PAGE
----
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School Districts In Red States Defy GOP Governors, Impose Mask Mandates To Protect Children

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School mask mandates

School districts at the epicenter of a summer surge in coronavirus cases are ordering students and staff to wear masks to stem the pandemic’s spread, in open defiance of Republican governors who have attempted to bar them from imposing new restrictions.

As the school year gets underway, school districts in Florida, Texas, Oklahoma and Arizona are ordering students and staff to wear masks to stem the pandemic’s spread, in open defiance of Republican governors who have attempted to bar them from imposing new restrictions.

Governors in nine states, all controlled by Republicans, have tried to bar the new requirements. However, as reported by The Hill, the chief administrators in many of those districts say the mandates are necessary to avoid a repeat of last year’s disastrous start to the school season, when thousands of American schools closed and millions of children stayed home.

The war between educators and politicians over masks has set local school boards up against GOP governors who have imposed statewide controls at the expense of local autonomy. It has also created an air of uncertainty and angst as courts weigh in.

“They’re trying to take every step they can to reopen their school building so that students get back to an experience where they can be together, so they can have a more traditional school day, but also they’re taking every precaution to keep their students safe,” Chip Slaven, interim executive director of the National School Boards Association, said of local officials, according to The Hill. “They’re being responsible decision-makers as elected officials representing their communities and their schools.”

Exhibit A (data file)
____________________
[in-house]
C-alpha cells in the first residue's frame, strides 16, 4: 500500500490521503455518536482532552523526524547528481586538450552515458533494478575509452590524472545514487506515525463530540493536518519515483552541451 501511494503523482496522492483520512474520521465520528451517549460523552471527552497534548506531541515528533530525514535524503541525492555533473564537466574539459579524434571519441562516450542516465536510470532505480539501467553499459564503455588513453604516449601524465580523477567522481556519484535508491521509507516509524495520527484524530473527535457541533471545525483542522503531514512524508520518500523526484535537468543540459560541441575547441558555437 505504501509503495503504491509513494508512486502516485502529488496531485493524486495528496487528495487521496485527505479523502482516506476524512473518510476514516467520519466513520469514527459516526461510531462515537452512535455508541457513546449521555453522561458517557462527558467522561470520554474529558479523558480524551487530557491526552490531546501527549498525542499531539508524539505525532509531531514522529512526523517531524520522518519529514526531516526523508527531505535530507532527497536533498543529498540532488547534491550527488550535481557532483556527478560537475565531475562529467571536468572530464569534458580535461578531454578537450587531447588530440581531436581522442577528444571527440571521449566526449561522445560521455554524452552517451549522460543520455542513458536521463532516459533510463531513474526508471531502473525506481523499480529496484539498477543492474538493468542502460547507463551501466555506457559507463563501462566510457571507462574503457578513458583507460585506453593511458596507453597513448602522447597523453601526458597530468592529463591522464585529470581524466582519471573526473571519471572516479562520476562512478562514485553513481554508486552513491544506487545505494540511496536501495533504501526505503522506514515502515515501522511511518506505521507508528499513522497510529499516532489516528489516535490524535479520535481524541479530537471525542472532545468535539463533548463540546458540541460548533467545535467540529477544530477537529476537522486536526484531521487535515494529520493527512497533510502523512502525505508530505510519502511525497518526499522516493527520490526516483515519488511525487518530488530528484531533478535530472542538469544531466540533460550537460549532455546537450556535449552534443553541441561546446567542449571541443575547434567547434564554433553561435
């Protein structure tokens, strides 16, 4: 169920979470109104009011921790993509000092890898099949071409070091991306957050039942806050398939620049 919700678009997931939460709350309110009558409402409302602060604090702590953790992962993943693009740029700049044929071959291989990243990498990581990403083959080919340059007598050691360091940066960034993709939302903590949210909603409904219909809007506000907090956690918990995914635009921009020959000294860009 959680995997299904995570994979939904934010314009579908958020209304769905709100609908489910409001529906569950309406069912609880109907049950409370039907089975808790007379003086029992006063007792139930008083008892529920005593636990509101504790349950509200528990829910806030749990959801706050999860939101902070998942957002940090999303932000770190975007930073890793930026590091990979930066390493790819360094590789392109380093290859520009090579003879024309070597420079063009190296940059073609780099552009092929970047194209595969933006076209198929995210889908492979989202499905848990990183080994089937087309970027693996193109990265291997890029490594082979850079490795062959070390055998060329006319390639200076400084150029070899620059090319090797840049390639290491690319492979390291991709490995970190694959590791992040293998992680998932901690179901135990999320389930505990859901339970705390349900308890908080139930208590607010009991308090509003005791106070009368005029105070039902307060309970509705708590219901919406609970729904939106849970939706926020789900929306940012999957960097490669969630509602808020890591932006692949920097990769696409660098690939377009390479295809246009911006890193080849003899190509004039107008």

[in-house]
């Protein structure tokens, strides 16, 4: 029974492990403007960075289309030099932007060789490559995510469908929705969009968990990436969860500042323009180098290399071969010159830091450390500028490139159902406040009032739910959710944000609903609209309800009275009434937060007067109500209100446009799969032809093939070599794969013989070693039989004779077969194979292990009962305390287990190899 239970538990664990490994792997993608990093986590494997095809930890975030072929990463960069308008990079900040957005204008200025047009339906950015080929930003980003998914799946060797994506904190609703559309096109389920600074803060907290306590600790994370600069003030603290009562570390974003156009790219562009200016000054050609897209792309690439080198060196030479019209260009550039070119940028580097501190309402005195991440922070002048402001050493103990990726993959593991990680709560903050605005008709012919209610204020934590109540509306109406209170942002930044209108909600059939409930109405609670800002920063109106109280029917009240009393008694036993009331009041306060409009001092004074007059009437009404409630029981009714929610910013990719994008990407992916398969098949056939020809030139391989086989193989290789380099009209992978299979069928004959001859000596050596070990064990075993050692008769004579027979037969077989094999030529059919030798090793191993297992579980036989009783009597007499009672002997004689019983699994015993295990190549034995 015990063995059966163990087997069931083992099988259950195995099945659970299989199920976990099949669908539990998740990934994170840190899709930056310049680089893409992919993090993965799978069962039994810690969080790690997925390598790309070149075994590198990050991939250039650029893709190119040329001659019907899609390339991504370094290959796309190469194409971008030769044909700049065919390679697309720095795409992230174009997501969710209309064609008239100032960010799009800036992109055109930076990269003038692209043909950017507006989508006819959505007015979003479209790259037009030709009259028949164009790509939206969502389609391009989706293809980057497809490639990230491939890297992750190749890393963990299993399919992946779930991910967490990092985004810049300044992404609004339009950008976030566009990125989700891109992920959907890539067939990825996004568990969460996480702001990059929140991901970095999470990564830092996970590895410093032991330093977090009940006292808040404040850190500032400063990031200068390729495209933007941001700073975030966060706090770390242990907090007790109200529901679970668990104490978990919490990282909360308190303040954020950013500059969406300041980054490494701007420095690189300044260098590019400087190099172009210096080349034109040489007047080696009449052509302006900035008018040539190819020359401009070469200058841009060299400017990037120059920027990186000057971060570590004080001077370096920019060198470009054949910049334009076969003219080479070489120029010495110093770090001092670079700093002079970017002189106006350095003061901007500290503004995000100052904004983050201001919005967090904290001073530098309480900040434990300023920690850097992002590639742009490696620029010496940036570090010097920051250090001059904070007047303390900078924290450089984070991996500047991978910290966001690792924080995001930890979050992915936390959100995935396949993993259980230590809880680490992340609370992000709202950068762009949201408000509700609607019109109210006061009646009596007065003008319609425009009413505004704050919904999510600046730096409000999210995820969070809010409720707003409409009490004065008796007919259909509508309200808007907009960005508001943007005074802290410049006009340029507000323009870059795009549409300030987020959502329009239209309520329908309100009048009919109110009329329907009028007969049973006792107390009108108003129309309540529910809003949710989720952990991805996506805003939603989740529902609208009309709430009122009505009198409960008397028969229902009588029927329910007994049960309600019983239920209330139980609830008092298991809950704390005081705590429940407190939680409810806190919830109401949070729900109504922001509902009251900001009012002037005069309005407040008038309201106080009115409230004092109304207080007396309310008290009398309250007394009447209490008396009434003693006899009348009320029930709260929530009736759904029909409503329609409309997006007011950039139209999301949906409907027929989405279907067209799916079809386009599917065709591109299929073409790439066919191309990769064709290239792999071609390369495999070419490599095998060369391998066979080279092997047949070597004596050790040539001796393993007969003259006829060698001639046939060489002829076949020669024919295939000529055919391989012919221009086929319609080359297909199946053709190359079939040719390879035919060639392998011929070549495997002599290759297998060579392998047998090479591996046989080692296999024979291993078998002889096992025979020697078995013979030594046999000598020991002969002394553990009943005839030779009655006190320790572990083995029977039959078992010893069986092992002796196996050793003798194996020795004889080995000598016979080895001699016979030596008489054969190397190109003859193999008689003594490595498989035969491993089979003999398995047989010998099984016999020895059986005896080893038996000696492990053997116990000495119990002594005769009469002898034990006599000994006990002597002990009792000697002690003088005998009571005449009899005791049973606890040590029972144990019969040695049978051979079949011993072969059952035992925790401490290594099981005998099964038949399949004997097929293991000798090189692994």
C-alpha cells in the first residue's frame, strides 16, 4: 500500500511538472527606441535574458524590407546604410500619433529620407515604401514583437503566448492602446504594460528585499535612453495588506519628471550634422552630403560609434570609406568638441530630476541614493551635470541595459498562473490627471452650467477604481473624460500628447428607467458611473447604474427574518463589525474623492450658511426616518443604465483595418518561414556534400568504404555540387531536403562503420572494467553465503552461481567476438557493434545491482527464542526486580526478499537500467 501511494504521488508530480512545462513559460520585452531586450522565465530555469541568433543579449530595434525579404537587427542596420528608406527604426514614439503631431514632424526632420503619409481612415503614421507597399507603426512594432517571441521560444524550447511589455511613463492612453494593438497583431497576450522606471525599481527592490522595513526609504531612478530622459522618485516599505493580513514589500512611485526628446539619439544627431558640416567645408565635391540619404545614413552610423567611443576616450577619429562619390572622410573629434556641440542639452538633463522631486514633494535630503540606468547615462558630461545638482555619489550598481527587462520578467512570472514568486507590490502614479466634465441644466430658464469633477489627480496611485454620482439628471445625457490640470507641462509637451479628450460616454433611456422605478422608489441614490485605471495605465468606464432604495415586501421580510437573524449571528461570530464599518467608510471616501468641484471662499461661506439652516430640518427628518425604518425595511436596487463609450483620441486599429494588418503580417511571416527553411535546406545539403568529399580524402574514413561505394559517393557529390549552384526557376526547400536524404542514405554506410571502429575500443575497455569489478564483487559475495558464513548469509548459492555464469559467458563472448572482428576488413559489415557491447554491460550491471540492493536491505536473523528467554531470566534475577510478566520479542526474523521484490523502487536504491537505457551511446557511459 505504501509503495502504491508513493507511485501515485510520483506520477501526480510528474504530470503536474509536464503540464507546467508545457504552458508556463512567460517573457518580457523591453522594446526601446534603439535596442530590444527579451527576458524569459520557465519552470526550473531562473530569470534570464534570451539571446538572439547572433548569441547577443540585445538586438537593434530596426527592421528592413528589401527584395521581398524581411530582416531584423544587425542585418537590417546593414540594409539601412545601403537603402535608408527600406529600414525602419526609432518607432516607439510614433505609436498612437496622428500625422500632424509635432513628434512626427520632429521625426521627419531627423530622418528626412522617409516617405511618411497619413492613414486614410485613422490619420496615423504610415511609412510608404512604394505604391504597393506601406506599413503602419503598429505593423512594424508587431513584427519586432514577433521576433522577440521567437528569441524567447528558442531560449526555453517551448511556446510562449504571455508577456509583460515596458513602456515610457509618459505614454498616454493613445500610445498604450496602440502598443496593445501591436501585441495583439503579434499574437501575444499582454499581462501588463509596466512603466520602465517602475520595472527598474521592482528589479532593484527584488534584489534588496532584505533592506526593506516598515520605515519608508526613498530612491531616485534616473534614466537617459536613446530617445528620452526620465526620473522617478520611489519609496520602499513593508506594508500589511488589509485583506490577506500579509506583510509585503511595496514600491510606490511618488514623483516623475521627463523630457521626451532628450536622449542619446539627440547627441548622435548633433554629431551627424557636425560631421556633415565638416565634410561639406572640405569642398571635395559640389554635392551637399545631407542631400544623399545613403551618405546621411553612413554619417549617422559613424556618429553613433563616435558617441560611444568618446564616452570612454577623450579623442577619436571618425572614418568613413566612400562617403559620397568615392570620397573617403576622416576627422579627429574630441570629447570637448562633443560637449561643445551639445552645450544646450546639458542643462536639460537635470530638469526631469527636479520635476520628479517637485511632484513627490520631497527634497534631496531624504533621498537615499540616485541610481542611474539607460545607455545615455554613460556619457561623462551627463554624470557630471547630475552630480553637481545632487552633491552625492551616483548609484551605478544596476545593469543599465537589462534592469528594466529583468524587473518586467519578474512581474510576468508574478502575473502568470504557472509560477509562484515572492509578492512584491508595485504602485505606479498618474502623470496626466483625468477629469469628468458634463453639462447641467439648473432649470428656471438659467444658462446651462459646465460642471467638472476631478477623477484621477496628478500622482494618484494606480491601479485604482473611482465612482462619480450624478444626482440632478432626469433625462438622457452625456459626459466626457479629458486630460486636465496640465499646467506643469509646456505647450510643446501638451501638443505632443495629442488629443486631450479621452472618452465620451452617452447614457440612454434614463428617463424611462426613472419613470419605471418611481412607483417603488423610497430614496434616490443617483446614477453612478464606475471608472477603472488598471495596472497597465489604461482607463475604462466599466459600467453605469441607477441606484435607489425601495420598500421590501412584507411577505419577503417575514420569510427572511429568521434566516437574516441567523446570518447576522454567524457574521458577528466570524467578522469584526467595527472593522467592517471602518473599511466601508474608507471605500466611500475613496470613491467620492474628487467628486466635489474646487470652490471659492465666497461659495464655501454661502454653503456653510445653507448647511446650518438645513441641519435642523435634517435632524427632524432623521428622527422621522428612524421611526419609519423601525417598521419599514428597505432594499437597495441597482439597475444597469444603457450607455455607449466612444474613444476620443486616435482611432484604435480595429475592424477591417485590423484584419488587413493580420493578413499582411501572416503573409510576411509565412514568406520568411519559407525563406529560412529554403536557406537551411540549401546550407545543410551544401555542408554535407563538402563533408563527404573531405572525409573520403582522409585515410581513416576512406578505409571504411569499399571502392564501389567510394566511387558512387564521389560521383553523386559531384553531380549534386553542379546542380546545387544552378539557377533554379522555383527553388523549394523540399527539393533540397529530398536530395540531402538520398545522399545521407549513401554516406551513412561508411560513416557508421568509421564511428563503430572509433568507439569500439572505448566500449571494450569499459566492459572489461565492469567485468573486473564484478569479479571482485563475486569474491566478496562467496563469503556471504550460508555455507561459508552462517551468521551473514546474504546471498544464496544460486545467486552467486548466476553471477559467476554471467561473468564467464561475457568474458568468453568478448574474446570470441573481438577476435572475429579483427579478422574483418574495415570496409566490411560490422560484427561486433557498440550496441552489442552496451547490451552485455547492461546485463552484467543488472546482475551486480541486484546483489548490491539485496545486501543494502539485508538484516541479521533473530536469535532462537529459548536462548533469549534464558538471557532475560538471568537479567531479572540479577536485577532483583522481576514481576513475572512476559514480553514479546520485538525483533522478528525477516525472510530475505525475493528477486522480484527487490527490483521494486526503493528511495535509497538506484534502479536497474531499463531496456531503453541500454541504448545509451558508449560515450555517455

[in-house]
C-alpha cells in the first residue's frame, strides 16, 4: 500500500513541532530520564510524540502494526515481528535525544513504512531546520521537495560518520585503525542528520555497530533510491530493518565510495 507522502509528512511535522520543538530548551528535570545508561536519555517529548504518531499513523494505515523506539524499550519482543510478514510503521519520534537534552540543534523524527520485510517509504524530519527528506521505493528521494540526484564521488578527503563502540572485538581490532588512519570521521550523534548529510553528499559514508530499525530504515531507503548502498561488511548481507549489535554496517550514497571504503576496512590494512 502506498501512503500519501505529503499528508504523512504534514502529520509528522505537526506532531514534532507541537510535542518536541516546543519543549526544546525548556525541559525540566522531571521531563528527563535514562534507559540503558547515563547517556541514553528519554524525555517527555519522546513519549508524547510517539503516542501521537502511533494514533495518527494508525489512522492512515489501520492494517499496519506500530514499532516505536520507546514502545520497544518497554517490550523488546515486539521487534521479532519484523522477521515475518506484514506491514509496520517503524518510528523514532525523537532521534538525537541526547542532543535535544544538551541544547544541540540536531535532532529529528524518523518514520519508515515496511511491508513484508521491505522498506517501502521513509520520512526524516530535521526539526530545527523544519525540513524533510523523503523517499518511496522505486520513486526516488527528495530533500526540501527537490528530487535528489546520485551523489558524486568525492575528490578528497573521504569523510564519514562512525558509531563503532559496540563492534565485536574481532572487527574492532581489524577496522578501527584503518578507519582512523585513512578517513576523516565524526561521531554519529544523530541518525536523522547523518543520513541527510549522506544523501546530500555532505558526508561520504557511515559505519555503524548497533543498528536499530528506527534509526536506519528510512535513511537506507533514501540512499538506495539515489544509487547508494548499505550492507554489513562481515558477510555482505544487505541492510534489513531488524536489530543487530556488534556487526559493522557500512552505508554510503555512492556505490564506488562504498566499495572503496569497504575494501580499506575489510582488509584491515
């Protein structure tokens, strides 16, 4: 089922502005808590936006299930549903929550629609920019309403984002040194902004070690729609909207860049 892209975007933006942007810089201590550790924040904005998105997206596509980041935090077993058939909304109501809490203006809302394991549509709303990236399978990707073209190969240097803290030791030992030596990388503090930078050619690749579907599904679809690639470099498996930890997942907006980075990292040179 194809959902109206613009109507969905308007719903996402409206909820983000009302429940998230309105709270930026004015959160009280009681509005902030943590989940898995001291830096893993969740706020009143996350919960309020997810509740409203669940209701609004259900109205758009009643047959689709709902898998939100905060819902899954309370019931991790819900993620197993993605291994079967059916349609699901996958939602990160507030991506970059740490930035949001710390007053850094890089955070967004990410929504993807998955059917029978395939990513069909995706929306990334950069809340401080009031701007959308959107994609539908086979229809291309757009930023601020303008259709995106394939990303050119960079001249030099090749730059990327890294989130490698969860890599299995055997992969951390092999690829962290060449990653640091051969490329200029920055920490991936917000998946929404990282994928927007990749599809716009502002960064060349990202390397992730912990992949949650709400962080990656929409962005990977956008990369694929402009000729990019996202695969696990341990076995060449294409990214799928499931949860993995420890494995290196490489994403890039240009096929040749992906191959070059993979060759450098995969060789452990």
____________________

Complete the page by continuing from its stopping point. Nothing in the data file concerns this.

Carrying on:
At least 13 school districts in Arizona have imposed mask mandates in defiance of a state law signed by Gov. Doug Ducey (R) earlier this year. A state judge there ruled Monday in favor of one of those districts, the Phoenix Union High School District, allowing it to continue a mask mandate until Sept. 29, when the law Ducey signed takes effect.

In Florida, Gov. Ron DeSantis (R) has threatened to withhold funding from school districts that impose mask requirements.

Florida has recorded 138 new cases per 100,000 residents over the last week, a whopping 29,711 per day, according to data from the Centers for Disease Control and Prevention. More than 15,000 Floridians are being treated in hospitals.

The Hill also reported that “Arkansas, South Carolina, Tennessee and Texas, which have all banned local mandates, are all among the latest hot spots — though so are Louisiana and Kentucky, two states that still require masks in schools.”

“We believe that we have a constitutional obligation to protect the lives of our students and staff,” Rosalind Osgood, the chairwoman of the Broward County School Board in Florida, said on CBS’s Face the Nation. “We’ve received, you know, threats from our governor. And it’s been really, really dramatic and horrible to be put in this position.”

The Texas Supreme Court on Sunday issued a temporary ruling barring mask mandates issued by local officials in Dallas, Austin and San Antonio, upholding an order issued by Gov. Greg Abbott (R). The ruling came days after Houston’s school board voted unanimously last week to impose a mask mandate when school returns to session later this month.

The new threat of the delta variant, which appears to strike children more than earlier strains of the coronavirus, raises the potential that yet another school year could be disrupted. Already, some schools in Georgia, Mississippi, Indiana, Nevada and New Mexico have returned to virtual learning, a threat that looms over every other district in the nation.

“We all agree that we would like to have the option to go to your public school building and attend classes,” Slaven said. “The reality is if you are responsible for protecting the students and teachers and staff that go into a school building as well as their families, you have to do what you have to do.”

The Biden administration has sided with school districts over the Republican governors who have issued the bans. Over the weekend, President Biden called Chad Gestson, the superintendent of the Phoenix Union High School District, and Vickie Cartwright, the interim superintendent of Broward County Public Schools, to offer support.